Forsythe + MacAllen - Chairs and Furniture
Forsythe + MacAllen
Are you the creator? Claim your page here

Forsythe + MacAllen

Vancouver, Canada

"Materials, Methods, and Design

In our practice, we have noticed that design ideas not only travel from head to hand ... but also the other way around. It is often the hands and eyes which make discoveries that inspire design. That is why, as often as possible, we physically make things. We make experiments which are allowed the risk of an unpredictable outcome, We make things at various scales from small utilitarian objects to furniture and buildings which we design.

We do this because architectural ideas communicate themselves physically and we believe that an understanding of materials and methods allows for a complete design process. We are also involved in the making of things because construction processes can offer unique opportunities for design intervention.

During design and construction we have lived on or nearby the site, experiencing day into night, first light, seasonal change and the intricacies and extremes of weather. In addition to climate and the physical particulars of a site, We have developed an interest in the importance of the local economy and building culture (technologies, skills, materials, etc.) and their effect on a building's form.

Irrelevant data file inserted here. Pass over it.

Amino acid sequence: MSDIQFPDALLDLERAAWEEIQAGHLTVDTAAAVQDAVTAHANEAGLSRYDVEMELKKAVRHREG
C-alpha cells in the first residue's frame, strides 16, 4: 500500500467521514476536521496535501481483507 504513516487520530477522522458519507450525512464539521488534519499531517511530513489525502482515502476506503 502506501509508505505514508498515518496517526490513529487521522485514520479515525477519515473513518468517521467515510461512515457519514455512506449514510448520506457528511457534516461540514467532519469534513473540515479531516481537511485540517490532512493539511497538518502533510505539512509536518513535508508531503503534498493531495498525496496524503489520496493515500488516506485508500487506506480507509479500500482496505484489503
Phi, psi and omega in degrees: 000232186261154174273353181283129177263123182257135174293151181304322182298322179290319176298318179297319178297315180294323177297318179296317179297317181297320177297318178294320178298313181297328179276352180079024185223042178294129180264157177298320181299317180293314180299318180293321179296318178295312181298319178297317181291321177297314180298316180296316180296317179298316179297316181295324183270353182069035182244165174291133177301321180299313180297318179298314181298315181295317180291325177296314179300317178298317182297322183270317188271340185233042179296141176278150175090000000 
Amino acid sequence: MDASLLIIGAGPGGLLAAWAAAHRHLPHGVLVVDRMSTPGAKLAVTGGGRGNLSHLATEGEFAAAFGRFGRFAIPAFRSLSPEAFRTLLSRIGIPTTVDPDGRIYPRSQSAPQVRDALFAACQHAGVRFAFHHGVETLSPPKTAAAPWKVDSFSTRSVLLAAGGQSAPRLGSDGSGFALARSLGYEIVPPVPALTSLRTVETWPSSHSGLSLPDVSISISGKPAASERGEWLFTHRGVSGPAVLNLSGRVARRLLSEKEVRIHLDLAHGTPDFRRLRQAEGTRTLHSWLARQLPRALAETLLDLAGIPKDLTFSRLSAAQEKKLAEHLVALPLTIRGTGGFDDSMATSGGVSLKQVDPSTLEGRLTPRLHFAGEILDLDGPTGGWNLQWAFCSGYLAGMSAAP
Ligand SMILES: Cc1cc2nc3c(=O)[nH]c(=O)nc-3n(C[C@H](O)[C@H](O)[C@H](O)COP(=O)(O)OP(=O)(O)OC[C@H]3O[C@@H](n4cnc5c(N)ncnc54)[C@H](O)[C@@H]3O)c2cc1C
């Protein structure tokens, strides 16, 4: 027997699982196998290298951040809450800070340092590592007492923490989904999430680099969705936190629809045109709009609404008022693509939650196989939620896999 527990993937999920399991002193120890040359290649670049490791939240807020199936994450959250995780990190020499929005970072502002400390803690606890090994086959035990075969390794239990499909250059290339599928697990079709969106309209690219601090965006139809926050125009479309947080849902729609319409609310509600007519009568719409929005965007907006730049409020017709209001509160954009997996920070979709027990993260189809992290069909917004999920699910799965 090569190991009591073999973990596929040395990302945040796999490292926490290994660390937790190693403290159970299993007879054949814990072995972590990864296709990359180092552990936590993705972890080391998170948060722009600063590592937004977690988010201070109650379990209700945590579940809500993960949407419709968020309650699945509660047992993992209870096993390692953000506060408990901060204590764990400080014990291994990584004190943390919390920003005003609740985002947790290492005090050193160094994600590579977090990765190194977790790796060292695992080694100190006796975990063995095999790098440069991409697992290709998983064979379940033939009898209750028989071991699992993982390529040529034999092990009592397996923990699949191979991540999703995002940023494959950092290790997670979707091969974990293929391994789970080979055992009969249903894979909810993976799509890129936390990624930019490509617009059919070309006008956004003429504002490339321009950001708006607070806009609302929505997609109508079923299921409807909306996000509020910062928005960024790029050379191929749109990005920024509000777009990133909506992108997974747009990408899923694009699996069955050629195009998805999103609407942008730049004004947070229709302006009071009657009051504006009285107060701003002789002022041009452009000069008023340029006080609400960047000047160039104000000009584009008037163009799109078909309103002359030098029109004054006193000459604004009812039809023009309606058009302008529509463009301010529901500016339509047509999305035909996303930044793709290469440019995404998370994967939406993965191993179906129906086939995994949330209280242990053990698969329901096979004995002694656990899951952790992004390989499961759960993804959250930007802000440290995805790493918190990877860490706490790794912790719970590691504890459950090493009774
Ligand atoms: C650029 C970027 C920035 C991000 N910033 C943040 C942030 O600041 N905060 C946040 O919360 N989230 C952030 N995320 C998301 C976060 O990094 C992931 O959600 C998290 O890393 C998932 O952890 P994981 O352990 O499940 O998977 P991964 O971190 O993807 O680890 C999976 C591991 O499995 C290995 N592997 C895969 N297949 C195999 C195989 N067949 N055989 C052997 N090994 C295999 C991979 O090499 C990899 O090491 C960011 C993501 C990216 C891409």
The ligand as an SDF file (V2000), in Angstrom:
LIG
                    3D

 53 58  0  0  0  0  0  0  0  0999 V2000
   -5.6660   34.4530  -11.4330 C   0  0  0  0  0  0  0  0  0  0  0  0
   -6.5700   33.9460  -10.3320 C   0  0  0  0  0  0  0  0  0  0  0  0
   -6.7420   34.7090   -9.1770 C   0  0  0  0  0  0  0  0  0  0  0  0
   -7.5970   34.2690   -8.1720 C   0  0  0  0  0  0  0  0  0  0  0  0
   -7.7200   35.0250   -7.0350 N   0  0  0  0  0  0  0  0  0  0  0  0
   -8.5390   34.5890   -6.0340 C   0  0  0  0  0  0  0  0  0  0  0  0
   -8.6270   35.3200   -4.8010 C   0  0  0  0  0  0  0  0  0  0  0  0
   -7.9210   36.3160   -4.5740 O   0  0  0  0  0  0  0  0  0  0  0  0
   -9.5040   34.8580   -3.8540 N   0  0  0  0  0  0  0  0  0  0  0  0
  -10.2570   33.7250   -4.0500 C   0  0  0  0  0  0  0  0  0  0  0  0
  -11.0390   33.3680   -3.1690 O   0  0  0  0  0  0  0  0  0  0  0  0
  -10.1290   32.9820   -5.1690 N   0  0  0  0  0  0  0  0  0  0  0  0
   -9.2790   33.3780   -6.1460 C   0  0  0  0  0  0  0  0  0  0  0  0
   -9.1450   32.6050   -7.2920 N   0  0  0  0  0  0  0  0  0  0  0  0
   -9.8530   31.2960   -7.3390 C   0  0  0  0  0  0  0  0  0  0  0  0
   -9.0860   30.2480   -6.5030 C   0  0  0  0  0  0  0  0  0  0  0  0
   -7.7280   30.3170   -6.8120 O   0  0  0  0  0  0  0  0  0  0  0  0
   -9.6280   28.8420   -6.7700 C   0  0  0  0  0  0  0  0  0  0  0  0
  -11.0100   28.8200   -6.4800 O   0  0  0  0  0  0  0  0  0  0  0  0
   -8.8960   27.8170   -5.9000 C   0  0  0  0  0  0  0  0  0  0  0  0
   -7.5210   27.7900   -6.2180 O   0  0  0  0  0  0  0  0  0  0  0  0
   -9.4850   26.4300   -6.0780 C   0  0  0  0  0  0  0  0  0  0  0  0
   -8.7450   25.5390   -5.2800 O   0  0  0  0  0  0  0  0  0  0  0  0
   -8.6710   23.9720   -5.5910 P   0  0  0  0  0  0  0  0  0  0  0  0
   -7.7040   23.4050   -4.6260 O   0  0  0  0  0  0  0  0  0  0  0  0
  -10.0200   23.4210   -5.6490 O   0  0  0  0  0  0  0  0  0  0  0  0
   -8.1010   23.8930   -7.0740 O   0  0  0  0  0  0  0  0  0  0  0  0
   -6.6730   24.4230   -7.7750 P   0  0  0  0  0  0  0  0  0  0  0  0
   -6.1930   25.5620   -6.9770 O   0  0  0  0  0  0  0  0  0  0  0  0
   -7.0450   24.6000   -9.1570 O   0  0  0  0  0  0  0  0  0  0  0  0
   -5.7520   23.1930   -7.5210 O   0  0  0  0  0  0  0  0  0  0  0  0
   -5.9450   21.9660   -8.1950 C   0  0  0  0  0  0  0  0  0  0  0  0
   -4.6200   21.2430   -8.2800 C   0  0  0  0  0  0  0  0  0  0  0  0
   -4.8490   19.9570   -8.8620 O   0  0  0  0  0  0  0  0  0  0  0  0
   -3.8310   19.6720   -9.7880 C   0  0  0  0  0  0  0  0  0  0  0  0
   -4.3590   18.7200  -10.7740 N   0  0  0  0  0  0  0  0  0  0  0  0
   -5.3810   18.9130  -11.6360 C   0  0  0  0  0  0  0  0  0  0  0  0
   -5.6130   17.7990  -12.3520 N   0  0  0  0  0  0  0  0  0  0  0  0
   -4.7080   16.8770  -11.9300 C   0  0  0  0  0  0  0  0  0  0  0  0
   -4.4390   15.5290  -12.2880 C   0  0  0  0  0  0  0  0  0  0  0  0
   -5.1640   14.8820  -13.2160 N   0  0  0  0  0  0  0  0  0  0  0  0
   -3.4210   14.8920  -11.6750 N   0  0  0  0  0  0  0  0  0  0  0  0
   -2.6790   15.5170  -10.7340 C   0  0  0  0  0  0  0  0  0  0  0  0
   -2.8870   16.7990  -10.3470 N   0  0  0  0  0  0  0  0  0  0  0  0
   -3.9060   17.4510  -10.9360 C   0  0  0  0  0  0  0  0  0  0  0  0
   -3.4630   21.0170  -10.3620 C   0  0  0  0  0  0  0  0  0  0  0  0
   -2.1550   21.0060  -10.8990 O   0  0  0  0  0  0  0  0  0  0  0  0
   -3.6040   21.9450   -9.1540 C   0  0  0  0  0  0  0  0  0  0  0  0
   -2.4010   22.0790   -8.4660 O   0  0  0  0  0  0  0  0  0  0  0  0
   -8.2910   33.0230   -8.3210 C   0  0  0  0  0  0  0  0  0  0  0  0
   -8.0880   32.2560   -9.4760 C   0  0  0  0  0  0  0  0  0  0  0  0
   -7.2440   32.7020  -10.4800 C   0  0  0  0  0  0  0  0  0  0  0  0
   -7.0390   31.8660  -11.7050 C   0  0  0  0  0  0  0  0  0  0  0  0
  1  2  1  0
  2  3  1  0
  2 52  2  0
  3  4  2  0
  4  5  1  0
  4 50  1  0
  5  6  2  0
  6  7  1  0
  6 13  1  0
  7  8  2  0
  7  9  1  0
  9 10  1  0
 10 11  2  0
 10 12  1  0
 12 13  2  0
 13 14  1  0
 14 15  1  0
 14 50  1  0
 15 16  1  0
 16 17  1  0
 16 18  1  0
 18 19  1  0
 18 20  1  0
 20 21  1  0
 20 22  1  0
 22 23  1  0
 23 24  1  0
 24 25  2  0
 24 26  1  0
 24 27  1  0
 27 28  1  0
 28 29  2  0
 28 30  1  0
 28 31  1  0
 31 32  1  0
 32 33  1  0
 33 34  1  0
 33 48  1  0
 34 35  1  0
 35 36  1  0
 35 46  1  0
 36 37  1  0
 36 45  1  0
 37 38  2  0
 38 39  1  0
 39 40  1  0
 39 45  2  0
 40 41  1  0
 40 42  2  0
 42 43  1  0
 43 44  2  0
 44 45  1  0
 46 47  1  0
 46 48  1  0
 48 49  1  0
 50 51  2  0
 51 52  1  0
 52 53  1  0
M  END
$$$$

In each project, the process of construction has revealed the complexity of the design. Elements of architecture - platform, wall, window, threshold, roof, etc. - uncovered at various stages of building, have each become a physical measure of site and desire. During construction, information previously unseen was unraveled and inspiration renewed. Improvisations were then made based on new findings. Improvisation during construction has added myth to the stories of the making of various projects.

An understanding of materials that is cultivated directly, through making, is thorough with infinite subtlety because the lessons are measured in relation to one's body. Body memory is extremely strong and complex. This gets at the potency which materials can have in architecture, for a person who inhabits a space as well as the person who makes it."